Sample Visual Elements Manifest

<Application xmlns:xsi="">
    Square70x70Logo=" YOUR_APP_LOGO_70X70.png"
    <MixedRealityModel Path="YOUR_3D_APP_LAUNCHER_ASSET.glb">
        <SpatialBoundingBox Center="0,0,0" Extents="Auto" />

Sample app launcher shortcut creation

The sample code below shows how you can create a shortcut in C++, including overriding the path to the Visual Elements Manifest XML file. Note the override is only required in cases where your shortcut doesn't point directly to the EXE associated with the manifest (for example, your shortcut uses a custom protocol handler like "myapp://").

Sample .LNK shortcut creation (C++)

#include <windows.h>
#include <propkey.h>
#include <shlobj_core.h>
#include <shlwapi.h>
#include <propvarutil.h>
#include <wrl.h>

#include <memory>

using namespace Microsoft::WRL;

#define RETURN_IF_FAILED(x) do { HRESULT hr = x; if (FAILED(hr)) { return hr; } } while(0)
#define RETURN_IF_WIN32_BOOL_FALSE(x) do { DWORD res = x; if (res == 0) { return HRESULT_FROM_WIN32(GetLastError()); } } while(0)

int wmain()

    ComPtr<IShellLink> shellLink;
    RETURN_IF_FAILED(CoCreateInstance(__uuidof(ShellLink), nullptr, CLSCTX_INPROC_SERVER, IID_PPV_ARGS(&shellLink)));

    // It is also possible to use an icon file in another location. For example, "C:\Program Files (x86)\MyLauncher\assets\app-identifier.ico".
    RETURN_IF_FAILED(shellLink->SetIconLocation(L"C:\\Program Files (x86)\\MyLauncher\\apps\\app-identifier\\game.exe", 0 /*iIcon*/));

    ComPtr<IPropertyStore> propStore;

        // Optional: If the application has an explict Application User Model ID, then you should usually specify it in the shortcut.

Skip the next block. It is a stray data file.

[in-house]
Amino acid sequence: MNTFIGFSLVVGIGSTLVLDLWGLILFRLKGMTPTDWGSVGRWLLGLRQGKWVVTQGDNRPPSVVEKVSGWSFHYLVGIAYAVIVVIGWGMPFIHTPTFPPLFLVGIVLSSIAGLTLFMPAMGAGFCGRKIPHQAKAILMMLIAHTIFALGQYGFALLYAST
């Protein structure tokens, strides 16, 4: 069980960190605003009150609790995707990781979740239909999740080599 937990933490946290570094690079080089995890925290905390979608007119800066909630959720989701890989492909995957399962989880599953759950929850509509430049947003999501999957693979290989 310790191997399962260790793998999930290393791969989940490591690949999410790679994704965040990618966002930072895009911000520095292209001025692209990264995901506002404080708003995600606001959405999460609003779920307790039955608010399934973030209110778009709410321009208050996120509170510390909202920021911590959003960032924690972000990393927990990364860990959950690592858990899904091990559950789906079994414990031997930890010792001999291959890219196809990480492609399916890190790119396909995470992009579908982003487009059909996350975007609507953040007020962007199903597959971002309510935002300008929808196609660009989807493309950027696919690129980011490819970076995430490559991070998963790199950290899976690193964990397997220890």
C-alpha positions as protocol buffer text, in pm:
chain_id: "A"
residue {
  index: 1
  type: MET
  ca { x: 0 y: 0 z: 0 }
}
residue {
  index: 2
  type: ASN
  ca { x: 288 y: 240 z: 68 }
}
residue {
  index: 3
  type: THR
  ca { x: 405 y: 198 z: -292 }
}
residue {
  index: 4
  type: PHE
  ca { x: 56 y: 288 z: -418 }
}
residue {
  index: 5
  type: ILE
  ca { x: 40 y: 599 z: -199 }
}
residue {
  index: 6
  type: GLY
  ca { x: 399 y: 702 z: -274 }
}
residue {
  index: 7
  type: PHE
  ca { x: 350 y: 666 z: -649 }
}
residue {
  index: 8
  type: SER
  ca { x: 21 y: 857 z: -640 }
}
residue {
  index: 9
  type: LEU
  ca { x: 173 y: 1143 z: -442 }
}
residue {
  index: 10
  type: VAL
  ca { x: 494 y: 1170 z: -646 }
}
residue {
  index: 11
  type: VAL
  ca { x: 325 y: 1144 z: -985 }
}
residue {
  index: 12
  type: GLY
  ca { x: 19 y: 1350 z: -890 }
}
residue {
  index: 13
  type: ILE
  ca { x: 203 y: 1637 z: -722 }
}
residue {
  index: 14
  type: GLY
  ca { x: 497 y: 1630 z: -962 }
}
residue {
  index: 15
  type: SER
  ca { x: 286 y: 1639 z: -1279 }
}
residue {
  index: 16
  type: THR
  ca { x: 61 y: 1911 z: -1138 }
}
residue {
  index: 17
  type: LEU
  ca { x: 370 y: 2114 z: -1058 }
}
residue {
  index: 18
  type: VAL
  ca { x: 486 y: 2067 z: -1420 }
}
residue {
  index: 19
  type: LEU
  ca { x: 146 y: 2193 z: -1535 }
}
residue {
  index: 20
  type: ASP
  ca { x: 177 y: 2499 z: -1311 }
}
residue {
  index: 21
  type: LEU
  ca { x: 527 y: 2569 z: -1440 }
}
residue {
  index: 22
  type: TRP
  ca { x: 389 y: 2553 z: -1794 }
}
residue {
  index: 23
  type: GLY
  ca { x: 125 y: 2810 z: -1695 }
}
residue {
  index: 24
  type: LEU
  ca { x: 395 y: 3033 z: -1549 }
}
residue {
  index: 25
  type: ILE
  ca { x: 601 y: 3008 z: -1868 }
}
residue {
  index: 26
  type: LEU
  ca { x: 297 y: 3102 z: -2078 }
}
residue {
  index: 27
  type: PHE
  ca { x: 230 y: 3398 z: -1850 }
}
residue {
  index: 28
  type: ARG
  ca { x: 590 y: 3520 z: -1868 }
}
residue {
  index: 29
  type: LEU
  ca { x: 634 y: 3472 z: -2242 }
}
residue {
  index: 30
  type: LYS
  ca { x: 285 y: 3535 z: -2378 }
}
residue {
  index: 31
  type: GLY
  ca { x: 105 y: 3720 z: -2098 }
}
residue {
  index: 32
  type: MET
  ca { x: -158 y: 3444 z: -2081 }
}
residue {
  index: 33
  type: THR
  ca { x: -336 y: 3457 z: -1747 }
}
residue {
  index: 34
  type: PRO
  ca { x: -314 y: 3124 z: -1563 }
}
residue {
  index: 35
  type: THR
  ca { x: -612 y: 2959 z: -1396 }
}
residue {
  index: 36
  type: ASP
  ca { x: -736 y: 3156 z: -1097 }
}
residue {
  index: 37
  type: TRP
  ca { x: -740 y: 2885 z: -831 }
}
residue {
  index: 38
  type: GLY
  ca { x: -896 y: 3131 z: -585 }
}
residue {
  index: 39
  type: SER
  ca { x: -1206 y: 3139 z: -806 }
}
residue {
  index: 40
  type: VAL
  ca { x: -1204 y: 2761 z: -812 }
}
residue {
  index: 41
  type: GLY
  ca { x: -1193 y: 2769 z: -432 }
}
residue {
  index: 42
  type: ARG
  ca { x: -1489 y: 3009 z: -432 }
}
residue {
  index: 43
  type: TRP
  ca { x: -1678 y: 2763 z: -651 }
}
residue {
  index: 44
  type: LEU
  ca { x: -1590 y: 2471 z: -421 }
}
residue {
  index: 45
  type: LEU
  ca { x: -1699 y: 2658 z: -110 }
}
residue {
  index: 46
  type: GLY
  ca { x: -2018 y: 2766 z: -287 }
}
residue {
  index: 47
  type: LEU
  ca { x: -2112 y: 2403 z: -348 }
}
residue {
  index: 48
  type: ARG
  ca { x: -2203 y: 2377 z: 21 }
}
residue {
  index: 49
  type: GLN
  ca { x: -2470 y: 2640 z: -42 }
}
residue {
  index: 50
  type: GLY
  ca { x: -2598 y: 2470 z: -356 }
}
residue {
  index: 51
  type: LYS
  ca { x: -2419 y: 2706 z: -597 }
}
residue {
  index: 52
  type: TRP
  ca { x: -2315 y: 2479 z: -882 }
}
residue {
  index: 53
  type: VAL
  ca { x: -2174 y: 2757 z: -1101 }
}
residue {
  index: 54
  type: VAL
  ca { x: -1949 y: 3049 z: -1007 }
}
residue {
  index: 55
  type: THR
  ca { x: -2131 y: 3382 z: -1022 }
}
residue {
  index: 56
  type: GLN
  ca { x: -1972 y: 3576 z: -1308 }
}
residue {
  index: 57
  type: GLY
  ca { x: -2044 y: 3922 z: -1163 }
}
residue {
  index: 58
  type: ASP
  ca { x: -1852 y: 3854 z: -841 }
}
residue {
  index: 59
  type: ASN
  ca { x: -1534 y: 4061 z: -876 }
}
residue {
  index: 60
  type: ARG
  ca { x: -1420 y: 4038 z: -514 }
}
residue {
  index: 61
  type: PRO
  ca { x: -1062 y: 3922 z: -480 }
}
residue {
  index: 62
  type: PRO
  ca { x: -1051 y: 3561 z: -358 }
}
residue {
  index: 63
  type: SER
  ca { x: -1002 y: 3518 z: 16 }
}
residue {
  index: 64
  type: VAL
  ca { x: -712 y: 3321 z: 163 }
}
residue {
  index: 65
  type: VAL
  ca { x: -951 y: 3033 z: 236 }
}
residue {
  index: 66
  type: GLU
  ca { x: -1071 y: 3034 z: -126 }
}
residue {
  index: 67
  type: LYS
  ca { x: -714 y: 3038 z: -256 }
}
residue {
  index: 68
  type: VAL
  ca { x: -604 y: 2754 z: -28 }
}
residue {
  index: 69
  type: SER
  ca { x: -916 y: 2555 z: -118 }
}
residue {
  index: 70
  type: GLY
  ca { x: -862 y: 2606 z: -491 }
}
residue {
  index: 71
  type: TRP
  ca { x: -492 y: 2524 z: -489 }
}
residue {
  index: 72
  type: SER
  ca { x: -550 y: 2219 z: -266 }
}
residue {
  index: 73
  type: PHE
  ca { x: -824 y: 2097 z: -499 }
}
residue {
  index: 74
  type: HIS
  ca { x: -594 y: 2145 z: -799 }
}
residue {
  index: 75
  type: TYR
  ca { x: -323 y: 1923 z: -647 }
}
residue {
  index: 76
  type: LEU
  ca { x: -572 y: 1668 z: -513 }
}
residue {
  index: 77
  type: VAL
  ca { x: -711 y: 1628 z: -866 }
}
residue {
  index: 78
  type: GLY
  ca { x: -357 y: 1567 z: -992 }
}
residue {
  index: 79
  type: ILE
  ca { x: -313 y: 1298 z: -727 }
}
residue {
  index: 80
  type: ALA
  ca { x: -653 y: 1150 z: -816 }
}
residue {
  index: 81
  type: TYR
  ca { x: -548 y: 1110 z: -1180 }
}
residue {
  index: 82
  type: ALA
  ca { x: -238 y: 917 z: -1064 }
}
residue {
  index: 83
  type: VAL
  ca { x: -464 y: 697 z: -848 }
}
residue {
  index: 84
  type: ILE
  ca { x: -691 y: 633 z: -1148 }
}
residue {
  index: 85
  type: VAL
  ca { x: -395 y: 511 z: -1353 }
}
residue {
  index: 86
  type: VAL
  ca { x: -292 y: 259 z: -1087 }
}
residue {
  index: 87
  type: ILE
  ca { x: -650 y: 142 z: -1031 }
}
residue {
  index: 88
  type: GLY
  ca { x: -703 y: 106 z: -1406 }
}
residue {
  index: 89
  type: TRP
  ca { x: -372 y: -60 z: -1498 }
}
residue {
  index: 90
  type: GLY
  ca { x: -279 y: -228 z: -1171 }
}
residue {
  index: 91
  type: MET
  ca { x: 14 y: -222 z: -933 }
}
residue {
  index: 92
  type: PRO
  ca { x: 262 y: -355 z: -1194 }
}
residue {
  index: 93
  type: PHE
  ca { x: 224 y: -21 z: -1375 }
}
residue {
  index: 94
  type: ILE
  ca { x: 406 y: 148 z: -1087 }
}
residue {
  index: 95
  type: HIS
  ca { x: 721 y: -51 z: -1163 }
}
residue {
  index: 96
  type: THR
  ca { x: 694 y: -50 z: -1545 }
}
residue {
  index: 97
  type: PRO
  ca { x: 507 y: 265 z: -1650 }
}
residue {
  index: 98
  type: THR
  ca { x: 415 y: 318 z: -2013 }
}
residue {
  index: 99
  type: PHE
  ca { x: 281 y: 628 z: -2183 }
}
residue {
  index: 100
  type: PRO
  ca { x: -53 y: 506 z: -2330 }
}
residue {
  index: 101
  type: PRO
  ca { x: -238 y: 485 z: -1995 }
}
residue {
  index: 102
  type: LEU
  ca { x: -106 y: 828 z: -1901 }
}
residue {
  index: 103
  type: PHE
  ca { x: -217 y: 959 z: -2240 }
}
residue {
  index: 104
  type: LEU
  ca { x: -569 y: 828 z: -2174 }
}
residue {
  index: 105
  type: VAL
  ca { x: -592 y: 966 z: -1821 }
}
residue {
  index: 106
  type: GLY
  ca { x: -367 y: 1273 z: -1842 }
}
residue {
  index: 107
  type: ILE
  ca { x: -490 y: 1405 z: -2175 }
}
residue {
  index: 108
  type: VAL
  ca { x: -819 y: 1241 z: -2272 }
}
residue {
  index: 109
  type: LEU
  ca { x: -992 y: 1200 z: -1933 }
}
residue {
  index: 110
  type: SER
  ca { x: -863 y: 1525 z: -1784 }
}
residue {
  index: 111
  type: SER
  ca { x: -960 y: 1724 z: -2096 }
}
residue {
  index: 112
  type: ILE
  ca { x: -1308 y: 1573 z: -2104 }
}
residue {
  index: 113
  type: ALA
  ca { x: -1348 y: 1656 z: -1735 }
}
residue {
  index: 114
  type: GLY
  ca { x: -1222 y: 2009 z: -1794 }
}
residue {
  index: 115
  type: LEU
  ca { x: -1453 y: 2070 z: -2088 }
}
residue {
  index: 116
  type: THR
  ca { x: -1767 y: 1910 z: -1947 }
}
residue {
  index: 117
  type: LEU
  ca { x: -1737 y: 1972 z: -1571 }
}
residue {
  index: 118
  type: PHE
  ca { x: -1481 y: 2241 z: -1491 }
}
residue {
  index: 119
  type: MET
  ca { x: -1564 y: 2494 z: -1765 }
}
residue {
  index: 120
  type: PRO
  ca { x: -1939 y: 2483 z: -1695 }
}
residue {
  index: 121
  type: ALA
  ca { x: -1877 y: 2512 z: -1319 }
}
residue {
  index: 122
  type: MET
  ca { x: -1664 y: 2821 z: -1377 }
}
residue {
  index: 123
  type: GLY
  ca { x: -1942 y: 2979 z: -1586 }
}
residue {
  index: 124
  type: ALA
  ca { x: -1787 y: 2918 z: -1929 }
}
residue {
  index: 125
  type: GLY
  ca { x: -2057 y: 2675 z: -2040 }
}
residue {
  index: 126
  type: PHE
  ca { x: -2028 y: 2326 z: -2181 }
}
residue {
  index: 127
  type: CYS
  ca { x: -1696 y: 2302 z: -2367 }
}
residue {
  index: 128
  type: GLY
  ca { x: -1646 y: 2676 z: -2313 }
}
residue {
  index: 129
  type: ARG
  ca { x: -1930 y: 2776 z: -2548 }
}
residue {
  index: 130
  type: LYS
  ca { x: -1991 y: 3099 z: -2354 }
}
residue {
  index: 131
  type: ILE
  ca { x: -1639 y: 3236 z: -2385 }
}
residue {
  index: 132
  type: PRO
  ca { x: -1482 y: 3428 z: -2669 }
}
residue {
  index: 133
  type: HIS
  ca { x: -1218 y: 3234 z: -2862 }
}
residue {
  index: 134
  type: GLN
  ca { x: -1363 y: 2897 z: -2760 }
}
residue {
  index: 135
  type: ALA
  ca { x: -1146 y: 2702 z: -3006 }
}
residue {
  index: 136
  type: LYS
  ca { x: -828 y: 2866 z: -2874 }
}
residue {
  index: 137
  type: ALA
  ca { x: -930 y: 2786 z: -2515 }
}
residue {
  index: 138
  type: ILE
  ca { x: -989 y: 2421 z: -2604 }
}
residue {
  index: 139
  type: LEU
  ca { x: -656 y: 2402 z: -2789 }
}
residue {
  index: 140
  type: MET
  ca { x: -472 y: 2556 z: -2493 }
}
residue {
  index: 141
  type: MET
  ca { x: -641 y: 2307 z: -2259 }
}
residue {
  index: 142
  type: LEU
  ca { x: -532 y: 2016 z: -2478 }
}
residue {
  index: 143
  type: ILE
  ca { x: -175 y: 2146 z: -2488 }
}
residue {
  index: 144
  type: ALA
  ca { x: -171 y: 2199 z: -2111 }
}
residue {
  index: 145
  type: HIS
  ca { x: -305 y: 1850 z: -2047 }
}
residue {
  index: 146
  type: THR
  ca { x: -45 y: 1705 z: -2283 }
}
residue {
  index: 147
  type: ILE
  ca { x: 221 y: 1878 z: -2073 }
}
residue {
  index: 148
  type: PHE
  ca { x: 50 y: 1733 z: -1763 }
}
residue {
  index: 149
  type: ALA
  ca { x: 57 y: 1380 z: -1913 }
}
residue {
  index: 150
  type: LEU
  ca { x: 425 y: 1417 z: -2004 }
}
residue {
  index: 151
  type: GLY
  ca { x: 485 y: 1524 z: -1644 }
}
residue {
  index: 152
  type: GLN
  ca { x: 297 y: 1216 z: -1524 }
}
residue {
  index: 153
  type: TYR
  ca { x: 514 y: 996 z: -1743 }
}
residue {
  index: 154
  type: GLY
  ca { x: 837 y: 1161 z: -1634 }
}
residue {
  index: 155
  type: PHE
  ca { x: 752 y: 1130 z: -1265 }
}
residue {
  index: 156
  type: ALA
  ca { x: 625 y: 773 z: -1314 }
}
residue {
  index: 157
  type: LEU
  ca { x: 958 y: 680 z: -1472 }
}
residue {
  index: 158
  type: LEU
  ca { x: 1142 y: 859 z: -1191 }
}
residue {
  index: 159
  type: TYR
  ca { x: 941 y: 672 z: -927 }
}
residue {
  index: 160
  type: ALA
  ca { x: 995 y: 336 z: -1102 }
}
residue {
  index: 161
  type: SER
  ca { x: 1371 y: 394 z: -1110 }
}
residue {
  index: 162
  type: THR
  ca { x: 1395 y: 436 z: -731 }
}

PROPVARIANT propVar;
        RETURN_IF_FAILED(InitPropVariantFromString(L"ExplicitAppUserModelID", &propVar));
        RETURN_IF_FAILED(propStore->SetValue(PKEY_AppUserModel_ID, propVar));

        // A hint path to the manifest is only necessary if the target path of the shortcut is not a file path to the executable.
        // By convention the manifest is named <executable name>.VisualElementsManifest.xml and is in the same folder as the executable
        // (and resources.pri if applicable). Assets referenced by the manifest are relative to the folder containing the manifest.

        // PropKey.h
        //  Name:     System.AppUserModel.VisualElementsManifestHintPath -- PKEY_AppUserModel_VisualElementsManifestHintPath
        //  Type:     String -- VT_LPWSTR  (For variants: VT_BSTR)
        //  FormatID: {9F4C2855-9F79-4B39-A8D0-E1D42DE1D5F3}, 31
        //  Suggests where to look for the VisualElementsManifest for a Win32 app
        // DEFINE_PROPERTYKEY(PKEY_AppUserModel_VisualElementsManifestHintPath, 0x9F4C2855, 0x9F79, 0x4B39, 0xA8, 0xD0, 0xE1, 0xD4, 0x2D, 0xE1, 0xD5, 0xF3, 31);
        // #define INIT_PKEY_AppUserModel_VisualElementsManifestHintPath { { 0x9F4C2855, 0x9F79, 0x4B39, 0xA8, 0xD0, 0xE1, 0xD4, 0x2D, 0xE1, 0xD5, 0xF3 }, 31 }

        PROPVARIANT propVar;
        RETURN_IF_FAILED(InitPropVariantFromString(L"C:\\Program Files (x86)\\MyLauncher\\apps\\app-identifier\\game.visualelementsmanifest.xml", &propVar));
        RETURN_IF_FAILED(propStore->SetValue(PKEY_AppUserModel_VisualElementsManifestHintPath, propVar));

    constexpr PCWSTR shortcutPath = L"%APPDATA%\\Microsoft\\Windows\\Start Menu\\Programs\\game.lnk";
    const DWORD requiredBufferLength = ExpandEnvironmentStrings(shortcutPath, nullptr, 0);

    const auto expandedShortcutPath = std::make_unique<wchar_t[]>(requiredBufferLength);
    RETURN_IF_WIN32_BOOL_FALSE(ExpandEnvironmentStrings(shortcutPath, expandedShortcutPath.get(), requiredBufferLength));

    ComPtr<IPersistFile> persistFile;
    RETURN_IF_FAILED(persistFile->Save(expandedShortcutPath.get(), FALSE));

    return 0;

Sample .URL launcher shortcut

Prop31=C:\Program Files (x86)\MyLauncher\apps\app-identifier\game.visualelementsmanifest.xml


IconFile=C:\Program Files (x86)\MyLauncher\apps\app-identifier\game.exe

See also